Meet Central Asia’s giant and wildly expensive Arashan sheep

An Arashan ram named Sharpei in Kyrgyzstan. Screenshot from YouTube channel. Fair use.

On March 13, 2023, Kazakhstan’s Book of Records recognized a 230-kilogram ram named Million as the heaviest in the country. At four years old, Million’s height is already 1.05 meters tall, a gigantic size for sheep. It is expected that he will grow even larger, as rams are known to hit their physical peaks at six years old and beyond.

Here is an Instagram post with Million.

Million’s name derives from the price, KGS 1 million (USD 11,200), for which he was first sold as a lamb in Kyrgyzstan. His current owner Kuanysh Myktybaev, a farmer from the Turkestan region located in Kazakhstan’s south, bought him from farmers in the neighboring Kyrgyzstan for USD 30,000. Myktybaev is famous for purchasing expensive animals. In 2021, he bought another ram named Kashtan for KZT 18 million (USD 40,000 at the exchange rate of those days).

Here is an Instagram post with Kashtan.

Both Million and Kashtan represent special breeds of sheep from Central Asia. Million is an Arashan breed from Kyrgyzstan, whereas Kashtan is a Hissar breed from Tajikistan.

In April 2021, Kyrgyzstan’s Ministry of Agricultural, Water, and Regional Development registered Arashan sheep as a separate breed. It was named after the village in the Chui region in Kyrgyzstan’s north where it was bred in the last forty years. The breeding process started in the 1970s using rams from the Hissar breed imported from the neighboring Tajikistan with the local coarse-haired ewes. Thirty-three researchers, farmers, and agricultural specialists contributed to this selection and breeding achievement.

Arashan sheep have excellent meat and lard qualities, which makes them essential to  Central Asian cuisine, where lamb meat and lard are used extensively in many dishes. They are highly adaptable and can live in various weather and terrain conditions, including cold weather of high mountains areas and hot days of valley steppes.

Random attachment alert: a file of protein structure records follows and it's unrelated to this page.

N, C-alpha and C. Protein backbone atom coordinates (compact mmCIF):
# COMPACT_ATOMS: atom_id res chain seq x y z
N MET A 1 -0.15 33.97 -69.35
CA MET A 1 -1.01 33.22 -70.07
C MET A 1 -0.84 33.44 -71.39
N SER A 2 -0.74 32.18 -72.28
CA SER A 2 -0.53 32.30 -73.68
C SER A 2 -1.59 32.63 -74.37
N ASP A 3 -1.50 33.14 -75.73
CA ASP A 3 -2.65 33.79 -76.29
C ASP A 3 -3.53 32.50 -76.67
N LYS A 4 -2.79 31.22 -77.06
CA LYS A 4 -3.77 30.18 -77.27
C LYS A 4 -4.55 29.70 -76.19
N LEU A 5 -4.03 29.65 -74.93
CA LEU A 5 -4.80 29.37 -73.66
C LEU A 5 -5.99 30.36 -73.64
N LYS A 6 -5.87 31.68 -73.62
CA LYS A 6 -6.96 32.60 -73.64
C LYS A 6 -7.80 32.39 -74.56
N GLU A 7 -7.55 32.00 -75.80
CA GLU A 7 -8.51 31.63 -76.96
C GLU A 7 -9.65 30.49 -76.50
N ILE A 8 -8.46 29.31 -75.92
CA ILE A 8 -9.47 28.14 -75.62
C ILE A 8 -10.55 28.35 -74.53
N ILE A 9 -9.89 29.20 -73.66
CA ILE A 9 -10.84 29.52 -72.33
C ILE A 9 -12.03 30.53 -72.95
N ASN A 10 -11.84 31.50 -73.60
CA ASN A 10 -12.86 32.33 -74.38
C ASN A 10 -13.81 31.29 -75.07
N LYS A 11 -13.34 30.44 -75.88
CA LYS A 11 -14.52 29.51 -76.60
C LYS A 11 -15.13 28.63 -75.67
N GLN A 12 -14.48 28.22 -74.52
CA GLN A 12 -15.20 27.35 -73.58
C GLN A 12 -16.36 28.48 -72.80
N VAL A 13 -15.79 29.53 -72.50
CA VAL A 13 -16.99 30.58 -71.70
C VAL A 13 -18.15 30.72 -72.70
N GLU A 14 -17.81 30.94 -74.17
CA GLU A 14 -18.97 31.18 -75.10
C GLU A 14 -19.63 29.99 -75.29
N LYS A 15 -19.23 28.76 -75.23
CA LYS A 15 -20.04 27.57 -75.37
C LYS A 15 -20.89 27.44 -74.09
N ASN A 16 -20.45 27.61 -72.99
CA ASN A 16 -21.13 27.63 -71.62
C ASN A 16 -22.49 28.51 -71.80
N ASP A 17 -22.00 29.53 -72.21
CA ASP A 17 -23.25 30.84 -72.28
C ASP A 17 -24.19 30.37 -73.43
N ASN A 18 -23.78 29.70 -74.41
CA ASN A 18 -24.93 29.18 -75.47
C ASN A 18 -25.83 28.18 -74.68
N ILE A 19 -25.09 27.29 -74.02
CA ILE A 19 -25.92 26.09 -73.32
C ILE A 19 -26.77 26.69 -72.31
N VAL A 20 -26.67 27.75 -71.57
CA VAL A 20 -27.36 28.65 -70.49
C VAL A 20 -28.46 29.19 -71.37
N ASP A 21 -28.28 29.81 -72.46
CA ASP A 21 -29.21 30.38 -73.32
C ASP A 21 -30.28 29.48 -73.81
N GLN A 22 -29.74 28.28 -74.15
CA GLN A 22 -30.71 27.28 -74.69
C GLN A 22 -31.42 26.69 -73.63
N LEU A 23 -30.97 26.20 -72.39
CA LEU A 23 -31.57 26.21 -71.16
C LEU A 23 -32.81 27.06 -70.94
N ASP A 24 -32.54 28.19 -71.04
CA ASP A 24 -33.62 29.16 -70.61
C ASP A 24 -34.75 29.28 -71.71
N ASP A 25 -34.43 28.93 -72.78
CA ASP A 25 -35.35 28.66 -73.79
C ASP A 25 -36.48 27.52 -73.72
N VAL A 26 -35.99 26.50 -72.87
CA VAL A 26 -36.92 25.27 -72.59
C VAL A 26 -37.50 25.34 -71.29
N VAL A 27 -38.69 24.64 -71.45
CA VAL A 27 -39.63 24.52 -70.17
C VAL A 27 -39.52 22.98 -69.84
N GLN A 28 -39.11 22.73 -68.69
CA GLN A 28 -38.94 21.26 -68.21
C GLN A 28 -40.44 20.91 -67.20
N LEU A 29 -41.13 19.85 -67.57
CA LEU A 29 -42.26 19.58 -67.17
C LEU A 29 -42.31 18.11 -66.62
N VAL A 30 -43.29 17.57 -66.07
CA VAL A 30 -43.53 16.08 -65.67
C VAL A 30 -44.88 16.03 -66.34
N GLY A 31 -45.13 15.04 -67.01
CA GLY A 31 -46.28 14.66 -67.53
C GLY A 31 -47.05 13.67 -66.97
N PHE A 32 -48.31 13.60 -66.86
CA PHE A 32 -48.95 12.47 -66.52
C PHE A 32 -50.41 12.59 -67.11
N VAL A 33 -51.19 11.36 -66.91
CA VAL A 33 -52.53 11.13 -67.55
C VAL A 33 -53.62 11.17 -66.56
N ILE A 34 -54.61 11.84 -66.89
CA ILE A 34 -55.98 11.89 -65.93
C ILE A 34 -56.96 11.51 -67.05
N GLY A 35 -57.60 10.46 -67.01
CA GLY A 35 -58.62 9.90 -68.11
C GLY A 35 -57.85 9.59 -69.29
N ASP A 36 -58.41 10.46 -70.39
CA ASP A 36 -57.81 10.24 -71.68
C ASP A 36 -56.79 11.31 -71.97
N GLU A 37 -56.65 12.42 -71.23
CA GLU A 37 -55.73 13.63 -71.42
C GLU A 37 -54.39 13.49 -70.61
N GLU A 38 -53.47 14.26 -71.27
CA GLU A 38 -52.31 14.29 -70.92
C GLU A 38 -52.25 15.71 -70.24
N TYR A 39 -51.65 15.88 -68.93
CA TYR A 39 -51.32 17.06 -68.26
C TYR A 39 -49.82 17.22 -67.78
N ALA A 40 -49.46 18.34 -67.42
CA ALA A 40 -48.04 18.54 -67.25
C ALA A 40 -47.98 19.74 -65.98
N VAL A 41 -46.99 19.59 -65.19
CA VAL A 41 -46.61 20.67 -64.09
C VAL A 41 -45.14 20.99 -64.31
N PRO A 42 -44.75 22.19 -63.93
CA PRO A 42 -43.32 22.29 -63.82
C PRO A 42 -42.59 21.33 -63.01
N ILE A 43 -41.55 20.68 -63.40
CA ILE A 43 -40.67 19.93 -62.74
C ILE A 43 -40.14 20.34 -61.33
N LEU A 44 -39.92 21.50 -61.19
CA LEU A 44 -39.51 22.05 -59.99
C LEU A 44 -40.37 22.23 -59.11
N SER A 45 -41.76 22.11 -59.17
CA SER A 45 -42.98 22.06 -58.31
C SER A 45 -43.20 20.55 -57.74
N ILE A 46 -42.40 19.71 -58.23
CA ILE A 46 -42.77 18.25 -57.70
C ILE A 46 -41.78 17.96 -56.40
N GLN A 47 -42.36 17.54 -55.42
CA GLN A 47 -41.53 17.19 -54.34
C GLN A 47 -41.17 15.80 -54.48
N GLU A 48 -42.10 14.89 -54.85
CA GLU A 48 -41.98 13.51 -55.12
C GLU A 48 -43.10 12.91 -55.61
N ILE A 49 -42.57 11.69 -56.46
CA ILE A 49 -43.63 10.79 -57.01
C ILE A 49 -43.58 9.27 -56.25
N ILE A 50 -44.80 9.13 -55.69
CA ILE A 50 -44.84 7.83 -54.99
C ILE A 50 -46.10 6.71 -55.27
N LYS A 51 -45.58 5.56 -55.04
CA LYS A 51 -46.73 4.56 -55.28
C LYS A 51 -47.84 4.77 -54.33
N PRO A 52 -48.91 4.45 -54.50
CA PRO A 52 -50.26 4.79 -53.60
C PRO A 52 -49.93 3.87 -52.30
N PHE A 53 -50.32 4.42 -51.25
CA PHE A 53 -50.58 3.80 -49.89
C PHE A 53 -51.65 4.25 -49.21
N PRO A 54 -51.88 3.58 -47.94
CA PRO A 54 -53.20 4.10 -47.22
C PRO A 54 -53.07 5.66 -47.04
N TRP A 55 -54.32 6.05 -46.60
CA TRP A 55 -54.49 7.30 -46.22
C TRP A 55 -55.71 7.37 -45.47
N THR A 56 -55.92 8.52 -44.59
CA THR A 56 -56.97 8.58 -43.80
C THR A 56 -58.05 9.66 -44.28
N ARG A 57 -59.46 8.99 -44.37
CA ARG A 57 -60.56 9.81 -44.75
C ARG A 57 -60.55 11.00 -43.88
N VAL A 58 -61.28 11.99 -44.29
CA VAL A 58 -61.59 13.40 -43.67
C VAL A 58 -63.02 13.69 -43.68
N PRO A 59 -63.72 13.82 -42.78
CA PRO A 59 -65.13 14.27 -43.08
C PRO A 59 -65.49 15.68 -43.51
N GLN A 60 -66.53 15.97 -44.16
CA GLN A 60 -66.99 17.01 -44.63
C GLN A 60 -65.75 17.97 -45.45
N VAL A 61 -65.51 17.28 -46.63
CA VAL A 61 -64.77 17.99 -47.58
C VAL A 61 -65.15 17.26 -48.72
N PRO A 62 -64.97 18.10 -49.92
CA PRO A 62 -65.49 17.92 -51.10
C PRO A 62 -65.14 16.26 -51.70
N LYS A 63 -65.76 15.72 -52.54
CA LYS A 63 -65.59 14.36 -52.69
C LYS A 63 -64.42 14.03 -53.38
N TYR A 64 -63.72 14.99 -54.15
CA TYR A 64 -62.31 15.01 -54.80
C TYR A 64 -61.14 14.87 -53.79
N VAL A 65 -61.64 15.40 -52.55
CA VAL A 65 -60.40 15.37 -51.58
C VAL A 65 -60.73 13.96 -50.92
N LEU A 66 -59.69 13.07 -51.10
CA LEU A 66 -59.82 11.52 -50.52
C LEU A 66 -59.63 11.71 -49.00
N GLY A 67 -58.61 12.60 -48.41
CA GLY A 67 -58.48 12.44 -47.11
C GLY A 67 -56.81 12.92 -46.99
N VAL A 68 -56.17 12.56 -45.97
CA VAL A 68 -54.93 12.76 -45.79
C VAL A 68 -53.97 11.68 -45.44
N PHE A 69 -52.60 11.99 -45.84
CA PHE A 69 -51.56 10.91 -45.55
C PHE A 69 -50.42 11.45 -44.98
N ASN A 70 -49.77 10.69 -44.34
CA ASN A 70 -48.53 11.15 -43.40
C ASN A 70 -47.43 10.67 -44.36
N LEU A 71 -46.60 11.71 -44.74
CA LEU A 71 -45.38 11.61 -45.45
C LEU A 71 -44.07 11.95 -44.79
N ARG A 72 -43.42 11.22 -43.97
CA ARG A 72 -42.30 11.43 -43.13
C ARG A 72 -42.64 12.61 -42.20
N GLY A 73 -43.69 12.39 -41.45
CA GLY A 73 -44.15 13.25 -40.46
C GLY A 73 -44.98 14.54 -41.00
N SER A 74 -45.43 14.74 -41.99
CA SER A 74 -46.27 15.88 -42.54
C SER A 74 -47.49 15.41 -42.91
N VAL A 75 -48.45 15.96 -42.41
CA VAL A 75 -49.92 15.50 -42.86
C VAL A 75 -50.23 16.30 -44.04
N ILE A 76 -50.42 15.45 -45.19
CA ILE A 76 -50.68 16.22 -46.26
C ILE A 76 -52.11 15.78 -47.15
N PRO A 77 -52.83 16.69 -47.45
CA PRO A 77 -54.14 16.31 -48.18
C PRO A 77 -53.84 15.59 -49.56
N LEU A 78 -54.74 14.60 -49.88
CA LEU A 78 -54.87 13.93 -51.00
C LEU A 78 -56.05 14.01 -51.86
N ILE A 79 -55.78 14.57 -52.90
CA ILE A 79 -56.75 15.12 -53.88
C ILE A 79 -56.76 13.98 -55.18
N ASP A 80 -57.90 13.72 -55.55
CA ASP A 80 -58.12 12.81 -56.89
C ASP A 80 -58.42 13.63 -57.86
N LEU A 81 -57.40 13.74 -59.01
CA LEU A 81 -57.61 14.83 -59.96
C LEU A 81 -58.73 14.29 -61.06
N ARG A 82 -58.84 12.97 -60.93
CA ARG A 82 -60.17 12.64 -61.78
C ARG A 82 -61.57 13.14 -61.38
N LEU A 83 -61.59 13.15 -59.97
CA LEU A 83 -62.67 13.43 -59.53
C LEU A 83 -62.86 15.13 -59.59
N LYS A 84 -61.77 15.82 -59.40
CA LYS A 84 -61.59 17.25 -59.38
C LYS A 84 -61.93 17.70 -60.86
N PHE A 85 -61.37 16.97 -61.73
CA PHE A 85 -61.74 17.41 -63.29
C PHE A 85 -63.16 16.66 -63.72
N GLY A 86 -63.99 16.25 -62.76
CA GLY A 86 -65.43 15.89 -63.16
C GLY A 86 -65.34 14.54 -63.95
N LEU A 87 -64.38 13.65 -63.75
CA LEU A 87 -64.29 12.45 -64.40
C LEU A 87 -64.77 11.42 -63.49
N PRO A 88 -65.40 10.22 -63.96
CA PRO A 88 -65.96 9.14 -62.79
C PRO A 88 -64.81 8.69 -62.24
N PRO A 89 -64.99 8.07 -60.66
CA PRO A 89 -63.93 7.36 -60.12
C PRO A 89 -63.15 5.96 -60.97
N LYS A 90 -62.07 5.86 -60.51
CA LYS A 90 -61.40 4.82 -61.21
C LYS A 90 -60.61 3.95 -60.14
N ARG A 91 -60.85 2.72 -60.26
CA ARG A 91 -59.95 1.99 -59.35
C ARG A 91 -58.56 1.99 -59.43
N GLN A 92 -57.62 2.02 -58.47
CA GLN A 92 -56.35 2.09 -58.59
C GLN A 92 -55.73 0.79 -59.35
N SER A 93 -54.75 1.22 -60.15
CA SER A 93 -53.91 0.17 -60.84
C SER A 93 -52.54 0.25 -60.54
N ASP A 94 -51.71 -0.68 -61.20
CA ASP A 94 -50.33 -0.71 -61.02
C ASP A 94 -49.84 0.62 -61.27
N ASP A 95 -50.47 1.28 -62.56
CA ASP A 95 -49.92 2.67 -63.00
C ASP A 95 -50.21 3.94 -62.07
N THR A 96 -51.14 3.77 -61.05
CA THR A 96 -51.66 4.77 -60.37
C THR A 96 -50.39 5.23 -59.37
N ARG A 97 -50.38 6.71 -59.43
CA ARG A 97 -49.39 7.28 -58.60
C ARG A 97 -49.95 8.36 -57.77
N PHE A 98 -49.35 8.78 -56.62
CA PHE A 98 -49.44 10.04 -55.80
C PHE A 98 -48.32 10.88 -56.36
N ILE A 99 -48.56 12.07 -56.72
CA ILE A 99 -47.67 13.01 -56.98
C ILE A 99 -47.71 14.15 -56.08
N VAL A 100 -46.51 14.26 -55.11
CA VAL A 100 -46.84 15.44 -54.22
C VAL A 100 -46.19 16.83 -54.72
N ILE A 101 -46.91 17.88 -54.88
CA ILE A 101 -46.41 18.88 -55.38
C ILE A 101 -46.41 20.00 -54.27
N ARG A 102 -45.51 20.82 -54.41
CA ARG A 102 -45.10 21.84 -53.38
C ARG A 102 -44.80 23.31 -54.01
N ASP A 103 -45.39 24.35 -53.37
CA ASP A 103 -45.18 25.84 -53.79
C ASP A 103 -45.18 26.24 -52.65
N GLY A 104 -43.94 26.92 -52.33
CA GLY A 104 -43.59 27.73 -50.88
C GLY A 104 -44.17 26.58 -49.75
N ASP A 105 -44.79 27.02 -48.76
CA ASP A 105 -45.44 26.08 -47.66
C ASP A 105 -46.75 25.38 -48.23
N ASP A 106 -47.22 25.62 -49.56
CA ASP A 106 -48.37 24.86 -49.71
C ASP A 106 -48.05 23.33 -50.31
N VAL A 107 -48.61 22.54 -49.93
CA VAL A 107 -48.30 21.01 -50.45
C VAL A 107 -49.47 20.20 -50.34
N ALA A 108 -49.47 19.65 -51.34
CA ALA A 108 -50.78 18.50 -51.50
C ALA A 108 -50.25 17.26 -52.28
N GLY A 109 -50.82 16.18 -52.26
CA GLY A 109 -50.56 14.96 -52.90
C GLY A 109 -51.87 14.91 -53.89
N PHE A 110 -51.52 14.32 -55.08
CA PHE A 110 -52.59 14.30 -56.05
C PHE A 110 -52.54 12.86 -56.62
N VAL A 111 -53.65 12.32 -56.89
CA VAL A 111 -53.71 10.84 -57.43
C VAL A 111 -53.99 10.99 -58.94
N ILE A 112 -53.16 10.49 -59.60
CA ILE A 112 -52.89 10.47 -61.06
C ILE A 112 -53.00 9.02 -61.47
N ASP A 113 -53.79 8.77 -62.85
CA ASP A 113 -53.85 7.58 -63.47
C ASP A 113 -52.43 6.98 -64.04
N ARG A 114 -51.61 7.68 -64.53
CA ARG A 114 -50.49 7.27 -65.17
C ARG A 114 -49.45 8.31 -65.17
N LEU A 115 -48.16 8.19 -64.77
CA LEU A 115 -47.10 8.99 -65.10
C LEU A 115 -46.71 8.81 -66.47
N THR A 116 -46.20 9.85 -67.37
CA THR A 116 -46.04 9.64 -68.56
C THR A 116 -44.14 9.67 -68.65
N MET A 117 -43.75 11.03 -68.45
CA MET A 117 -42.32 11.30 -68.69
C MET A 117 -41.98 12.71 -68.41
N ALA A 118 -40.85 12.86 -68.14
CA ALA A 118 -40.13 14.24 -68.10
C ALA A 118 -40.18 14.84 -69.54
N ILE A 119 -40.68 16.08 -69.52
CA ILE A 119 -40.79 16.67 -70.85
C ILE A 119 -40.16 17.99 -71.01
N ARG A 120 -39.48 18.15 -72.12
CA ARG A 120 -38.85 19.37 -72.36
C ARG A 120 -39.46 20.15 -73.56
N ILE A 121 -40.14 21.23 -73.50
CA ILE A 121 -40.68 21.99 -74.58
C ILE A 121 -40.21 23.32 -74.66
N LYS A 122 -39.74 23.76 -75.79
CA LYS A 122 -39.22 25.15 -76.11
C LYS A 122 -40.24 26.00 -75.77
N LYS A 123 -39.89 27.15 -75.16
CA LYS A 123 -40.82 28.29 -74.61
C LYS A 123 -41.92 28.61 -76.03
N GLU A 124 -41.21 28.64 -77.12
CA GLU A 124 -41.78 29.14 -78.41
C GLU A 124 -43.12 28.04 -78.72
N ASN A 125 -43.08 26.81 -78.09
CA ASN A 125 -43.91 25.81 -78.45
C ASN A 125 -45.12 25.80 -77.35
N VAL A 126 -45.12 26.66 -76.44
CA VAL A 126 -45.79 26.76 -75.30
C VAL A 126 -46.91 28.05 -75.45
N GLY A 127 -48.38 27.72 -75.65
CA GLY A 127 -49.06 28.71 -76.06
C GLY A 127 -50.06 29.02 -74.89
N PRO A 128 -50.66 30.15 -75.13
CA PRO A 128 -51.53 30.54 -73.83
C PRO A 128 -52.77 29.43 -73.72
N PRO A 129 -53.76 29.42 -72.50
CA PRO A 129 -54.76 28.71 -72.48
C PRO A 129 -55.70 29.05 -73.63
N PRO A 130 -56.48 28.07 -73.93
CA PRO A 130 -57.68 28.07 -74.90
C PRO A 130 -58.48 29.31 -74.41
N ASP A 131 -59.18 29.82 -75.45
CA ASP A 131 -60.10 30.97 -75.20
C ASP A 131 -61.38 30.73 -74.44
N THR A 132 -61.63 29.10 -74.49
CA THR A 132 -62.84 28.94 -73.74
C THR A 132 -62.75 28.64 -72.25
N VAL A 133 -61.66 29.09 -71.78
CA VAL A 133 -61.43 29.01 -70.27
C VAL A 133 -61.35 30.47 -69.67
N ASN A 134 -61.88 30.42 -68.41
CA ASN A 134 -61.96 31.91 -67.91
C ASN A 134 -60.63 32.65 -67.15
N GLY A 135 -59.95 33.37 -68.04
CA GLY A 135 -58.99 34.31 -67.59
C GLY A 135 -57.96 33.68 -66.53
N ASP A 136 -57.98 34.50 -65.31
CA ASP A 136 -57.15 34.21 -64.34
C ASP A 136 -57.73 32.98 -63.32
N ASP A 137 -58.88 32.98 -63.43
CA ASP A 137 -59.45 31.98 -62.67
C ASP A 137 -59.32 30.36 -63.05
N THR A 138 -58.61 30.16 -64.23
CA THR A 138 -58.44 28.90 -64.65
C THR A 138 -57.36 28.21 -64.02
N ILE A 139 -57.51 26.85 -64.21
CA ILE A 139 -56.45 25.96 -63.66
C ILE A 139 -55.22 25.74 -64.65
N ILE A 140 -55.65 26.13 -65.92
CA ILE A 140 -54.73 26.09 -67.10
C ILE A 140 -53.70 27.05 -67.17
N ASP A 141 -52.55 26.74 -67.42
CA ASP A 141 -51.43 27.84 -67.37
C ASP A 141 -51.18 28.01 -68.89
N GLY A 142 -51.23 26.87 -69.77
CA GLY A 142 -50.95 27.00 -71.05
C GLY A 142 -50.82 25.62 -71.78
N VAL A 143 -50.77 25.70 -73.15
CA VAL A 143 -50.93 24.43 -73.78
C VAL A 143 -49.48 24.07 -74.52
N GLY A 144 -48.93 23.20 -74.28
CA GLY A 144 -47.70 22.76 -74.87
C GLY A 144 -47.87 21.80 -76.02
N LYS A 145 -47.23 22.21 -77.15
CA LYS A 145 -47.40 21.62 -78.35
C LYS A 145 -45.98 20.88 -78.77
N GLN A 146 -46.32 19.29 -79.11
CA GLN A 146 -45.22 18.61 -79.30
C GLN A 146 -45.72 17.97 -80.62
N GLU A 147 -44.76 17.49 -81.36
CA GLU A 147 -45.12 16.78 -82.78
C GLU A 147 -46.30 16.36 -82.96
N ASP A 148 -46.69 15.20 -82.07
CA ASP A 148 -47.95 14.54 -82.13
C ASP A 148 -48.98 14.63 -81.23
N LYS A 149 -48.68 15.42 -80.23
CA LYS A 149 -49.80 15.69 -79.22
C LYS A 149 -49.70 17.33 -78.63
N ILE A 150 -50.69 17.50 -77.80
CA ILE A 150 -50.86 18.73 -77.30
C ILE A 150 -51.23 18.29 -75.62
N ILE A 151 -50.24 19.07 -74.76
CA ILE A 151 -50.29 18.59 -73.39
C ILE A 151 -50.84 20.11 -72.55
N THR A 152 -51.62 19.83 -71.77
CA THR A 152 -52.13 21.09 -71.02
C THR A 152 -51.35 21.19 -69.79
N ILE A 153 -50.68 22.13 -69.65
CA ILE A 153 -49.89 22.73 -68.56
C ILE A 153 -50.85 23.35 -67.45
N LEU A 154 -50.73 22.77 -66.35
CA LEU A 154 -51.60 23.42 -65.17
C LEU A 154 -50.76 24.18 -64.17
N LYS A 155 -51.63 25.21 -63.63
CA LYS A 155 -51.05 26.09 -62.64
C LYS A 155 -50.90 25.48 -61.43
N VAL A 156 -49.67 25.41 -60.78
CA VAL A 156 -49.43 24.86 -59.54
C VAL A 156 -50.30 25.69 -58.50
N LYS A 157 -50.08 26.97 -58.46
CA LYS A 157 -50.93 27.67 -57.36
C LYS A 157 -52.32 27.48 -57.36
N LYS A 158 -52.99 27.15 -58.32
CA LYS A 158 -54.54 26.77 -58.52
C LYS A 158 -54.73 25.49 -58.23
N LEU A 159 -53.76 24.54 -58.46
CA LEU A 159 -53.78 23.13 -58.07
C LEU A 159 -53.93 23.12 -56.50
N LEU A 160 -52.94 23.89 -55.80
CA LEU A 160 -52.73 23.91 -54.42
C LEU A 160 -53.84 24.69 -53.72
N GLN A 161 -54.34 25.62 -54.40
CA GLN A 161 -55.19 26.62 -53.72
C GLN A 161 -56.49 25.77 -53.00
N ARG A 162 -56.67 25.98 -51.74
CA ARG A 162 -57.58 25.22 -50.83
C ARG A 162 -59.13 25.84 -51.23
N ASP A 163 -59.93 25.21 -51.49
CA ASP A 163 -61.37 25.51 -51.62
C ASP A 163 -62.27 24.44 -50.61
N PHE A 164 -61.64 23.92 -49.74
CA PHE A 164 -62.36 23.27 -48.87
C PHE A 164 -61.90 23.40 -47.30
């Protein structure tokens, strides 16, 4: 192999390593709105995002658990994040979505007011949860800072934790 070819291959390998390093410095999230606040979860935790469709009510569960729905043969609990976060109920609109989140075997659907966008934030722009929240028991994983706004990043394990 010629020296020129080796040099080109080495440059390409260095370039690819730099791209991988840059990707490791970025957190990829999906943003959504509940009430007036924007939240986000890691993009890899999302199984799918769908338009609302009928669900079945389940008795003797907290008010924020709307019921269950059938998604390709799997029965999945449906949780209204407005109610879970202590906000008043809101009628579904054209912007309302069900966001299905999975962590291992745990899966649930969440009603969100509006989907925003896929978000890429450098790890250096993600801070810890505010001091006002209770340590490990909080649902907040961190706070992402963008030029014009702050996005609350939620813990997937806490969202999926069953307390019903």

Arashan sheep are characterized by their humped noses, large ears, tall and long bodies, strong constitution, and strong bones. Their most prized feature is the speed with which they grow and accumulate meat and lard. The weight of 7–8 month old lambs is 48–61 kg, one-year-olds weigh 60–78 kg, and an adult ram weighs between 109 and 177 kg.

At the time of the registration, there were 5,832 Arashap sheep in Kyrgyzstan, making them a rare and exclusive breed. Adding to their value is their record breaking size. Before the registration of the Arashan breed, the Hissar breed was known as the largest in the world in terms of height and weight. It is common for Arashan rams to grow taller than a meter high and weigh more than 200 kg.

Here is an Instagram post with an Arashan ram named Fox.

Arashan sheep’s low number, impressive size, and the fast speed at which they grow has made them one of the most sought after commodities on the Central Asian animal market. Several-month-old lambs cost more than a thousand dollars, ewes are sold for the whopping price of USD 7000–10,000, and the price for rams seems to have no limit.

Here is a YouTube video with details about raising Arashan sheep in Kyrgyzstan.

Some owners admit being offered hundreds of thousands of dollars for their 3–4 year old rams. Considering that one ram can inseminate more than a hundred ewes in one mating season and the average price of several thousand dollars for each lamb, that kind of investment promises to pay off in a couple of years. Currently, Arashan sheep are sold to farmers in Kazakhstan, Russia, and Uzbekistan.

Here is a YouTube video about an Arashan ram named Bayar, for which its owner was  offered USD 200,000.

Arashan sheep fit well into the modern day reality of shrinking pasture and farming land in Central Asia. Their fast maturing translates into less pressure on vital resources such as grass, grains, and water. As their numbers grow, their prices are expected to drop, making them a staple in farms across the region.

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